Ancient Monuments

History on the Ground

This site is entirely user-supported. See how you can help.

Motte and bailey castle in Pulborough Park

A Scheduled Monument in Pulborough, West Sussex

We don't have any photos of this monument yet. Why don't you be the first to send us one?

Upload Photo »

Approximate Location Map
Large Map »

If Google Street View is available, the image is from the best available vantage point looking, if possible, towards the location of the monument. Where it is not available, the satellite view is shown instead.


Latitude: 50.9603 / 50°57'37"N

Longitude: -0.5247 / 0°31'29"W

OS Eastings: 503703.363567

OS Northings: 118915.277657

OS Grid: TQ037189

Mapcode National: GBR GJ7.L67

Mapcode Global: FRA 96SK.WYX

Entry Name: Motte and bailey castle in Pulborough Park

Scheduled Date: 4 January 1962

Last Amended: 19 July 1991

Source: Historic England

Source ID: 1017547

English Heritage Legacy ID: 12864

County: West Sussex

Civil Parish: Pulborough

Traditional County: Sussex

Lieutenancy Area (Ceremonial County): West Sussex

Church of England Parish: Pulborough St Mary

Church of England Diocese: Chichester


The monument includes the mound, or motte, and adjoining courtyard or
bailey, each with enclosing ditches, of a castle dating from the early
Norman period. The castle occupies a naturally-defended and strategic
position above the River Arun.
The motte is circular in plan and measures some 75m across at its base. It
stands to an impressive 25m in height. The flat top originally measured 30m
in diameter, but it has been disturbed by subsidence and quarrying to leave
a horseshoe-shaped area within which evidence of the wooden tower and
enclosing palisade is considered likely to survive.
The bailey extends westwards from the motte and is separated from it by a
20m-wide ditch surviving to a depth of 2-2.5m. This courtyard area measures
some 65m east-west by 50m north-south and provided a protected area for
domestic buidings as well as quarters and stables, workshops and storage
space for the holder of the castle and his retinue. Access was gained via a
causeway in the north-east corner of the bailey.
The whole of the castle was enclosed within a defensive ditch, except on the
north side where steep slopes made such additional defence unnecessary. This
ditch is typically 12-20m wide and is now at most 2.5m deep having been
partly infilled by eroded soil from the bank on its inner edge. At the
south-west corner the ditch has been infilled to allow a track to cross.

The site of the monument is shown on the attached map extract.
It includes a 5 metre boundary around the archaeological features,
considered to be essential for the monument's support and preservation.

Source: Historic England

Reasons for Scheduling

Motte castles are medieval fortifications introduced into Britain by the
Normans. They comprised a large conical mound of earth or rubble, the motte,
surmounted by a palisade and a stone or timber tower. In a majority of
examples an embanked enclosure containing additional buildings, the bailey,
adjoined the motte. Motte castles and motte-and-bailey castles acted as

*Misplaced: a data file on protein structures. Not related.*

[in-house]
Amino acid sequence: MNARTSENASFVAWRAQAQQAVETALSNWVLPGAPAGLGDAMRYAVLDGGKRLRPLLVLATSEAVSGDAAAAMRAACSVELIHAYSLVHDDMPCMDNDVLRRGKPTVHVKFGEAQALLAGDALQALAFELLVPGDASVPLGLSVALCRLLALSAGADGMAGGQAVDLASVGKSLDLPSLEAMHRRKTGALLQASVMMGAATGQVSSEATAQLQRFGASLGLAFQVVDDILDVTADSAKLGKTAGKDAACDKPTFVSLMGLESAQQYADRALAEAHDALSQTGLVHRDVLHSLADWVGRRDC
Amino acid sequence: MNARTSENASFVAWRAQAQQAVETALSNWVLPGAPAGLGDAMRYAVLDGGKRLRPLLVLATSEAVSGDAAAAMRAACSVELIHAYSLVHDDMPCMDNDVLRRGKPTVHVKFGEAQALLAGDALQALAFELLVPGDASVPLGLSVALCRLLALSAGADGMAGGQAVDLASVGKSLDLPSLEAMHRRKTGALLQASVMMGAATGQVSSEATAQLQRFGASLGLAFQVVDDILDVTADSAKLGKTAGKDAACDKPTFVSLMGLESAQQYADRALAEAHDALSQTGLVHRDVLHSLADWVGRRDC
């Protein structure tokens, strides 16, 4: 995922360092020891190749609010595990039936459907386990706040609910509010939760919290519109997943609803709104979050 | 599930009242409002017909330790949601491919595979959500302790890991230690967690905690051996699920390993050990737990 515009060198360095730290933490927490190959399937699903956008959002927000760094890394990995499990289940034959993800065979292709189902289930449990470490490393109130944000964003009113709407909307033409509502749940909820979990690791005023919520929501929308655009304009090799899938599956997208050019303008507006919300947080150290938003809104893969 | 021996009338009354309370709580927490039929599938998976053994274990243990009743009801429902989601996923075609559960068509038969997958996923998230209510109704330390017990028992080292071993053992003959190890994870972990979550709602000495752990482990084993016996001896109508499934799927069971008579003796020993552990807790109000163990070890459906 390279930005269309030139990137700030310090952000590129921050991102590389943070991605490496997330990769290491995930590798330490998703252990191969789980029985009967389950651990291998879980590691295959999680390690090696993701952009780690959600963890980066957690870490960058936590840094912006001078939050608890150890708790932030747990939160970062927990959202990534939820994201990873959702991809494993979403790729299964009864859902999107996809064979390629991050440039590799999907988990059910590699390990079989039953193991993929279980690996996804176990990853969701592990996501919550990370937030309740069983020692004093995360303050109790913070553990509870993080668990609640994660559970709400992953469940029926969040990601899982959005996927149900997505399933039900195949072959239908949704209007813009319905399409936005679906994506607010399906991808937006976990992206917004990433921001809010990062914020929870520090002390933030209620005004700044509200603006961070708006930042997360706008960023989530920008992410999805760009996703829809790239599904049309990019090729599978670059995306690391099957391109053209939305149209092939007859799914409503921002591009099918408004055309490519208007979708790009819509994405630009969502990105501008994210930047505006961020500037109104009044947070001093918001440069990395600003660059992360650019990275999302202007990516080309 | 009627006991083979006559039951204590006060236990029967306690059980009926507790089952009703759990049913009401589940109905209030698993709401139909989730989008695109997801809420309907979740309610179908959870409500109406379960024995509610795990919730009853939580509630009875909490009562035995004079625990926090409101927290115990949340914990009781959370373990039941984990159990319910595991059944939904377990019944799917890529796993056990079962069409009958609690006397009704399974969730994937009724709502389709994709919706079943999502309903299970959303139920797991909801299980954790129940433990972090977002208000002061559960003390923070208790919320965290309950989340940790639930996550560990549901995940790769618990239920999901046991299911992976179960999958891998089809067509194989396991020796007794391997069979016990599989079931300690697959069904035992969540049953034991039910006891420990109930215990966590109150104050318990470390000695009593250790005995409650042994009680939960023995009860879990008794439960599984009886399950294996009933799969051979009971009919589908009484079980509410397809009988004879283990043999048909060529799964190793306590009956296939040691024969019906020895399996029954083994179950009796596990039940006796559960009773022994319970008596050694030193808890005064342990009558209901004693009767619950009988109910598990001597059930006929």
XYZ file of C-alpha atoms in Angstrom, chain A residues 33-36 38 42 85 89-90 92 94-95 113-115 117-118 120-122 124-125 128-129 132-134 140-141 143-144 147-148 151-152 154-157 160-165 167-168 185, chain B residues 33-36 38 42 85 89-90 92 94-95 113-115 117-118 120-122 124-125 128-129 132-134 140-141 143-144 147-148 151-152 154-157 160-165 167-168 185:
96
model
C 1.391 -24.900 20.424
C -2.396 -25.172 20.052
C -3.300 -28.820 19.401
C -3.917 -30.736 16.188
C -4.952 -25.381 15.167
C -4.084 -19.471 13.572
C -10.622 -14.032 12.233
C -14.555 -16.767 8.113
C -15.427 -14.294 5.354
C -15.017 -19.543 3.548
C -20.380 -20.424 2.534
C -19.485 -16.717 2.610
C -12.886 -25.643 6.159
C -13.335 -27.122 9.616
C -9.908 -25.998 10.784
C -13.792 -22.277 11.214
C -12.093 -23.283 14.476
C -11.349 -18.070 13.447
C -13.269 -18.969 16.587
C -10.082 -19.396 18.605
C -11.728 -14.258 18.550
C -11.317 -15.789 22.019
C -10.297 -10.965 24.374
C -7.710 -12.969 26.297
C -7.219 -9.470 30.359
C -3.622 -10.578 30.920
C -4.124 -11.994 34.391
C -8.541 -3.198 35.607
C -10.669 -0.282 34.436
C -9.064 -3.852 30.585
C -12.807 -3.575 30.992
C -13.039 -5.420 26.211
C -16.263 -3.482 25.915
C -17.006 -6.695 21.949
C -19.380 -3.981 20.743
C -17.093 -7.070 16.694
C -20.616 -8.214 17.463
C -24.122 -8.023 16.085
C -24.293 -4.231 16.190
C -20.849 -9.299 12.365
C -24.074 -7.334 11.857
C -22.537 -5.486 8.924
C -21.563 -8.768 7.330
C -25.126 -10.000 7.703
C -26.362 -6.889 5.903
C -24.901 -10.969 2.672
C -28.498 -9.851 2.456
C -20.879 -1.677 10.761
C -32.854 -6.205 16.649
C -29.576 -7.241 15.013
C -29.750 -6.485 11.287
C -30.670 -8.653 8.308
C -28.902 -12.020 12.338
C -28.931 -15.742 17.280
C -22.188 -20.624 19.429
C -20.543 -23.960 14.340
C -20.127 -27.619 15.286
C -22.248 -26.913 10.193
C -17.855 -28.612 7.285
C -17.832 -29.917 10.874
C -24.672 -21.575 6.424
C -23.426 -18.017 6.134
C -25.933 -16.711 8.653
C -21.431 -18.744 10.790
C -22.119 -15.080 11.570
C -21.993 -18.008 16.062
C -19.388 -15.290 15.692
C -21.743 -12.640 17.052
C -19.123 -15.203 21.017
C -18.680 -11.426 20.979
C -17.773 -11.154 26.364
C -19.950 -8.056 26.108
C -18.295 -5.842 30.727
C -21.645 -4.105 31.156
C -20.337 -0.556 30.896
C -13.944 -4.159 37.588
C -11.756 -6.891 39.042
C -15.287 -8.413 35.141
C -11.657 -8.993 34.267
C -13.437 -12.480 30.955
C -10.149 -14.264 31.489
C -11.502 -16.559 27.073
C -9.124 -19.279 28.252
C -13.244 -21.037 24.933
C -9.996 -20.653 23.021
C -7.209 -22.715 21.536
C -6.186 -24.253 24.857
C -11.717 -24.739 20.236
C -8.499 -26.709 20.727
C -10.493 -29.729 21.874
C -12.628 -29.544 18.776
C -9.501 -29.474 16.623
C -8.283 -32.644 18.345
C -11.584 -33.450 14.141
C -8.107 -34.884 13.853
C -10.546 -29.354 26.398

garrison forts during offensive military operations, as strongholds, and, in
many cases, as aristocratic residences and the centre of local or royal
administration. Built in towns, villages and open countryside, motte castles
generally occupied strategic positions dominating their immediate locality
and, as a result, are the most visually impressive monuments of the early
post-Conquest period surviving in the modern landscape. Over 600 motte
castles or motte-and-bailey castles are recorded nationally, with examples
known from most regions. As such, and as one of a restricted range of
recognised early post-Conquest monuments, they are particularly important for
the study of Norman Britain and the development of the feudal system.
Although many were occupied for only a short period of time, motte castles
continued to be built and occupied from the 11th to the 13th centuries, after
which they were superseded by other types of castle.

The example in Pulborough Park survives well despite some disturbance of the
motte through subsidence and quarrying. In contrast to many such castles, it
did not develop after the Norman period of use, is therefore unaltered from
its original form and hence provides one of the best examples of its type in
the South East. The castle holds considerable archaeological potential for
the recovery of evidence not only of its organisation and period of use but
also of the land use prior to its construction through traces sealed beneath
the motte.

Source: Historic England


Leach, P.E., MPP Single Monument Class Descriptions - Motte & Bailey Castles, (1988)
Motte & bailey castle Pulborough Park, County monument no 2310,

Source: Historic England

Other nearby scheduled monuments is an independent online resource and is not associated with any government department. All government data published here is used under licence. Please do not contact for any queries related to any individual ancient or schedued monument, planning permission related to scheduled monuments or the scheduling process itself. is a Good Stuff website.